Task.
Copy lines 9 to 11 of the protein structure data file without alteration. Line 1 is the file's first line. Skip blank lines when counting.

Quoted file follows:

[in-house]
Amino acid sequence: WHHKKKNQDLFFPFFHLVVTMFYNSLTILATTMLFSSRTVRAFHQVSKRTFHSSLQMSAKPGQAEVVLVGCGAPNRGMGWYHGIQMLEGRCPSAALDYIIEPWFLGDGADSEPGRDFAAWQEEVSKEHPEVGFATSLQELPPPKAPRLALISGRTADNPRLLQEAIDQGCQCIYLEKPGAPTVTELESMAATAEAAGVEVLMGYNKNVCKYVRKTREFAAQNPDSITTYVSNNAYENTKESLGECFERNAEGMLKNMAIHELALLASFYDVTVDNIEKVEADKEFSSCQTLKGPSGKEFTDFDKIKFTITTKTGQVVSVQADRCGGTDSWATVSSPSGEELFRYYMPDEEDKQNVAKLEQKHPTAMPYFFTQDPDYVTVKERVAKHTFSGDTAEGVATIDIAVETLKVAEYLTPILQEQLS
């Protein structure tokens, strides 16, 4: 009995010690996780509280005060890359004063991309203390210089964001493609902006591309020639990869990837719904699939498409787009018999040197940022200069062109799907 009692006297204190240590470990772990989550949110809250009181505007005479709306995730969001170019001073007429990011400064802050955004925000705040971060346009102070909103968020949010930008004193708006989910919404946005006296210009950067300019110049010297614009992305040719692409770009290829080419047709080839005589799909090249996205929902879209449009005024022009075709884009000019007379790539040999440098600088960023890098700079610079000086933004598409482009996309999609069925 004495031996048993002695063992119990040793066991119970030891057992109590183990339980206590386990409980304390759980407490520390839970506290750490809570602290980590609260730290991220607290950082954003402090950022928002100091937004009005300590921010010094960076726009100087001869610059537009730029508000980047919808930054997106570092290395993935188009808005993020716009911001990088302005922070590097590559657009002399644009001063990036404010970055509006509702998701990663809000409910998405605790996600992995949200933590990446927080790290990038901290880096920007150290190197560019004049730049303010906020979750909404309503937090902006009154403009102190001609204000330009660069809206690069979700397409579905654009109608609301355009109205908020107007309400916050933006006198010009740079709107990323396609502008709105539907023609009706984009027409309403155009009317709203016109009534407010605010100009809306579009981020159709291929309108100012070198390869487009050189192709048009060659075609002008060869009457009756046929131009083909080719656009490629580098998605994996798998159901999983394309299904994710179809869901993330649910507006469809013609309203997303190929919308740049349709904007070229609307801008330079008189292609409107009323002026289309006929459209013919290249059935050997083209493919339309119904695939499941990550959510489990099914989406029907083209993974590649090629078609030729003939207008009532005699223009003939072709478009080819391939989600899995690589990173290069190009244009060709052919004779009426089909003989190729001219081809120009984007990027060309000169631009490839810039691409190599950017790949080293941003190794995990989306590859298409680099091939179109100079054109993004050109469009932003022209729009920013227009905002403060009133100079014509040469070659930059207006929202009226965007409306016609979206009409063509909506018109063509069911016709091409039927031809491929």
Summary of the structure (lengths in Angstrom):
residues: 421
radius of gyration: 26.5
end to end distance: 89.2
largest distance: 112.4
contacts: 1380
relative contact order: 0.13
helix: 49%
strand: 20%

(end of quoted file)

contacts: 1380
relative contact order: 0.13
helix: 49%